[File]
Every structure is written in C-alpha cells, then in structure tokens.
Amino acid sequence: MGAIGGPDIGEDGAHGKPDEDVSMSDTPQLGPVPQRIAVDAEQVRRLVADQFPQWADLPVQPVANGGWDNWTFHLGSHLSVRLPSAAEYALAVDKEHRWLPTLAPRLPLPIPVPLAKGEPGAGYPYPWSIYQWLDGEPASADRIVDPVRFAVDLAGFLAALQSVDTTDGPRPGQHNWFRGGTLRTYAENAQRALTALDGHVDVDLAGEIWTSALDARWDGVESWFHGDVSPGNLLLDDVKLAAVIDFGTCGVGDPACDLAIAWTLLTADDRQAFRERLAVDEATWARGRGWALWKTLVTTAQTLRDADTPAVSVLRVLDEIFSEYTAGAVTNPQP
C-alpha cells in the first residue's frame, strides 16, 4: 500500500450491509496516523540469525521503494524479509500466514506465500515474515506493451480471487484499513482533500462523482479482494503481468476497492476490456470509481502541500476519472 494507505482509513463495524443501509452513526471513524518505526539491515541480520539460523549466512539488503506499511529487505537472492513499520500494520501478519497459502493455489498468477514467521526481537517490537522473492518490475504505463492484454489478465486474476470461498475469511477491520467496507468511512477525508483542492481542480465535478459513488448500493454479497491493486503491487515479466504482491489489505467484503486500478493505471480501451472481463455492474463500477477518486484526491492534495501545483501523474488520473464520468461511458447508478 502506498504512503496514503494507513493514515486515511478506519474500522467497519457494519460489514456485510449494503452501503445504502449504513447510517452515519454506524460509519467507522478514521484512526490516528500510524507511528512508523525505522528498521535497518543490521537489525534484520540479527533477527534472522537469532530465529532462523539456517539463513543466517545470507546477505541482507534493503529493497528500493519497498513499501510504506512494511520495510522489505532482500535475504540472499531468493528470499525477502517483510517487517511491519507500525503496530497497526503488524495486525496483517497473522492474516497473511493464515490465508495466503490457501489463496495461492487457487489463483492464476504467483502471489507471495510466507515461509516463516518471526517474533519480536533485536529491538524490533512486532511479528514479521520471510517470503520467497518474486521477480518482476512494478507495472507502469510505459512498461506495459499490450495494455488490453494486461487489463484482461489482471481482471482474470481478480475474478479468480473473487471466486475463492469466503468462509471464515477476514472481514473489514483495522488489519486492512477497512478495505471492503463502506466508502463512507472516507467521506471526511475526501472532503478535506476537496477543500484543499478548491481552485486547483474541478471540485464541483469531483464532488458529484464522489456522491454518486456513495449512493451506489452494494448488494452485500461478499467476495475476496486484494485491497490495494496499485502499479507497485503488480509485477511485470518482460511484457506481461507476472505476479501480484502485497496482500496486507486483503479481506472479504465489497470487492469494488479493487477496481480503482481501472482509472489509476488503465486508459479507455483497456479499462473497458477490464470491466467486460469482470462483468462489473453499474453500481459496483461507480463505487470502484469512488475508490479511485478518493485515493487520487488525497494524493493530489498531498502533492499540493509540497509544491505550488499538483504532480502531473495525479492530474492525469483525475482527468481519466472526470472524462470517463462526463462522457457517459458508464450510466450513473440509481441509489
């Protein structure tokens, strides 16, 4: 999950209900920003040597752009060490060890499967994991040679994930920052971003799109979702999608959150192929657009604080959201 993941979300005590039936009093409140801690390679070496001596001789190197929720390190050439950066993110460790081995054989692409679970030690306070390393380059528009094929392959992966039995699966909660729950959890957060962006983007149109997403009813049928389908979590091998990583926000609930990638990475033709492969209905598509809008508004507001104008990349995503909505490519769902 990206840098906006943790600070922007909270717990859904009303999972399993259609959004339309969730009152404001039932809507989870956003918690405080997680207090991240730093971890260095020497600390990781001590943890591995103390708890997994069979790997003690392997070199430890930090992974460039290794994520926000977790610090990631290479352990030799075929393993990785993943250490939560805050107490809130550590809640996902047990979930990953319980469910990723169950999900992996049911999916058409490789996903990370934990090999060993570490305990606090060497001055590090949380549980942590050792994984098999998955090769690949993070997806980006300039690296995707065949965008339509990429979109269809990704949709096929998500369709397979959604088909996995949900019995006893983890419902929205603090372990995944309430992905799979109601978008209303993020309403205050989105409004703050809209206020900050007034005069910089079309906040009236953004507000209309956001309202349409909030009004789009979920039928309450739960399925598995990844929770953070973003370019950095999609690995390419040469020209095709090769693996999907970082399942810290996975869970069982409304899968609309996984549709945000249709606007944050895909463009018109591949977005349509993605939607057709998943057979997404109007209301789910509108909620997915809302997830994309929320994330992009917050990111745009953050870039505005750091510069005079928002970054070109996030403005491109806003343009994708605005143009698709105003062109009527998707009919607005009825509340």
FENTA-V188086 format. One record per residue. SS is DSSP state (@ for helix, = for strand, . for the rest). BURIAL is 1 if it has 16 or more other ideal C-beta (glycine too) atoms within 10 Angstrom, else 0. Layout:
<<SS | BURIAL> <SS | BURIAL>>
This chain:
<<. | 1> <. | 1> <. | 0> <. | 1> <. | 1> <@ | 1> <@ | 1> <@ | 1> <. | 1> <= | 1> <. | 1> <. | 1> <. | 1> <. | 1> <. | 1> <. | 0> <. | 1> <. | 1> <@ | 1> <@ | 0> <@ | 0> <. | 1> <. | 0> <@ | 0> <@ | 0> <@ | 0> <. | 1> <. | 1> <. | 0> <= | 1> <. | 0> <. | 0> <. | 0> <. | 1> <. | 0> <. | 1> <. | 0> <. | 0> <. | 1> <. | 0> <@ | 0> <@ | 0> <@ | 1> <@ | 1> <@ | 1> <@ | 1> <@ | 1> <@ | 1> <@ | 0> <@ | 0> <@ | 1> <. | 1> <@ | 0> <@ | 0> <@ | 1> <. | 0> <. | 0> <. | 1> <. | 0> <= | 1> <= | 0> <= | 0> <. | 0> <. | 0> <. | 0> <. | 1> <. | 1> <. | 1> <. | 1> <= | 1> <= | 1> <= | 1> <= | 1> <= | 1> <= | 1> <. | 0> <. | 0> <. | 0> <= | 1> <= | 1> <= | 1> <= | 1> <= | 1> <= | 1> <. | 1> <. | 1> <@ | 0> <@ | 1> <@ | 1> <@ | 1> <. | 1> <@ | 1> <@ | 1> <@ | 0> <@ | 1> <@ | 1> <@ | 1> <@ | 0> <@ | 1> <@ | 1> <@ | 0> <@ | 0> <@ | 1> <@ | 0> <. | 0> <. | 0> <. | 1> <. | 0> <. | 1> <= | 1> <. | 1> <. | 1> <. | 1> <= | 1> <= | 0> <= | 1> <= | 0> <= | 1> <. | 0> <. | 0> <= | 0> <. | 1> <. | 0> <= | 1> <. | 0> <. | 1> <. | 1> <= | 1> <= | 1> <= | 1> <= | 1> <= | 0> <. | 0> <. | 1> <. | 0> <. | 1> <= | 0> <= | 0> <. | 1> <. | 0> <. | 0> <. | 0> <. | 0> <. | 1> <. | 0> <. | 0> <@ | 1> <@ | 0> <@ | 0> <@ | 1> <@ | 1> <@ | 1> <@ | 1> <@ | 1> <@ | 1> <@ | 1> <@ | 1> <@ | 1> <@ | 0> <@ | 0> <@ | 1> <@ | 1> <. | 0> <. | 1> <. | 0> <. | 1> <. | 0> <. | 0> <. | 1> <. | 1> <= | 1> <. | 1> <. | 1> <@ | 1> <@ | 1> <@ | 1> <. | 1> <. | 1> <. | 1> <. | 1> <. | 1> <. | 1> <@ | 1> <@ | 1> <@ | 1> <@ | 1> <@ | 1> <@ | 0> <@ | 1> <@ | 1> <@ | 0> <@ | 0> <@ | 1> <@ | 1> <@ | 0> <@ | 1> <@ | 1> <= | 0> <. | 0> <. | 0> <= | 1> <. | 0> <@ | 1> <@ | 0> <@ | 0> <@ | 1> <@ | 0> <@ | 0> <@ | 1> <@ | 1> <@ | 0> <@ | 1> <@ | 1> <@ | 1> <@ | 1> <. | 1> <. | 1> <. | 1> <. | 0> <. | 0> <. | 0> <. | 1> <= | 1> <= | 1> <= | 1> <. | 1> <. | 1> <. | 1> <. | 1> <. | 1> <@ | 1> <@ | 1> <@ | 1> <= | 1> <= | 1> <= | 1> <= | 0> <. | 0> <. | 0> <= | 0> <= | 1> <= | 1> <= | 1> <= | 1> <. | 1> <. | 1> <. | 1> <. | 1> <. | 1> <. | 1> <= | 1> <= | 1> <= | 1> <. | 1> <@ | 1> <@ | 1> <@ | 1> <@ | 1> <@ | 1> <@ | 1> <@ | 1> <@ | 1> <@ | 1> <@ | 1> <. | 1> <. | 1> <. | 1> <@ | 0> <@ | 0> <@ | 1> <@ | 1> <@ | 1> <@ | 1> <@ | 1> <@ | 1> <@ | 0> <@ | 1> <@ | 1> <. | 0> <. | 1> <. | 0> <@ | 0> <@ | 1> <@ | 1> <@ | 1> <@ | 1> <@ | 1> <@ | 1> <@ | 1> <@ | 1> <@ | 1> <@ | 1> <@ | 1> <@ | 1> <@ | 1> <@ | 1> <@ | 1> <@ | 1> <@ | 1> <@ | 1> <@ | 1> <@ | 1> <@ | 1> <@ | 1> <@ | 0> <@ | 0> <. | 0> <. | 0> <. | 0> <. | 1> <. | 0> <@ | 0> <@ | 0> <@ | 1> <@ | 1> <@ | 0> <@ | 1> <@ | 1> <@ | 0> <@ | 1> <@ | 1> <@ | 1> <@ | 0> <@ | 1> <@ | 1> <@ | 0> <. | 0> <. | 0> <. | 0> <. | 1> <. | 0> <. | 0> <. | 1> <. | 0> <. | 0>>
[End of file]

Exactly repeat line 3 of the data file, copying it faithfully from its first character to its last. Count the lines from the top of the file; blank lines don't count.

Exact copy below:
C-alpha cells in the first residue's frame, strides 16, 4: 500500500450491509496516523540469525521503494524479509500466514506465500515474515506493451480471487484499513482533500462523482479482494503481468476497492476490456470509481502541500476519472 494507505482509513463495524443501509452513526471513524518505526539491515541480520539460523549466512539488503506499511529487505537472492513499520500494520501478519497459502493455489498468477514467521526481537517490537522473492518490475504505463492484454489478465486474476470461498475469511477491520467496507468511512477525508483542492481542480465535478459513488448500493454479497491493486503491487515479466504482491489489505467484503486500478493505471480501451472481463455492474463500477477518486484526491492534495501545483501523474488520473464520468461511458447508478 502506498504512503496514503494507513493514515486515511478506519474500522467497519457494519460489514456485510449494503452501503445504502449504513447510517452515519454506524460509519467507522478514521484512526490516528500510524507511528512508523525505522528498521535497518543490521537489525534484520540479527533477527534472522537469532530465529532462523539456517539463513543466517545470507546477505541482507534493503529493497528500493519497498513499501510504506512494511520495510522489505532482500535475504540472499531468493528470499525477502517483510517487517511491519507500525503496530497497526503488524495486525496483517497473522492474516497473511493464515490465508495466503490457501489463496495461492487457487489463483492464476504467483502471489507471495510466507515461509516463516518471526517474533519480536533485536529491538524490533512486532511479528514479521520471510517470503520467497518474486521477480518482476512494478507495472507502469510505459512498461506495459499490450495494455488490453494486461487489463484482461489482471481482471482474470481478480475474478479468480473473487471466486475463492469466503468462509471464515477476514472481514473489514483495522488489519486492512477497512478495505471492503463502506466508502463512507472516507467521506471526511475526501472532503478535506476537496477543500484543499478548491481552485486547483474541478471540485464541483469531483464532488458529484464522489456522491454518486456513495449512493451506489452494494448488494452485500461478499467476495475476496486484494485491497490495494496499485502499479507497485503488480509485477511485470518482460511484457506481461507476472505476479501480484502485497496482500496486507486483503479481506472479504465489497470487492469494488479493487477496481480503482481501472482509472489509476488503465486508459479507455483497456479499462473497458477490464470491466467486460469482470462483468462489473453499474453500481459496483461507480463505487470502484469512488475508490479511485478518493485515493487520487488525497494524493493530489498531498502533492499540493509540497509544491505550488499538483504532480502531473495525479492530474492525469483525475482527468481519466472526470472524462470517463462526463462522457457517459458508464450510466450513473440509481441509489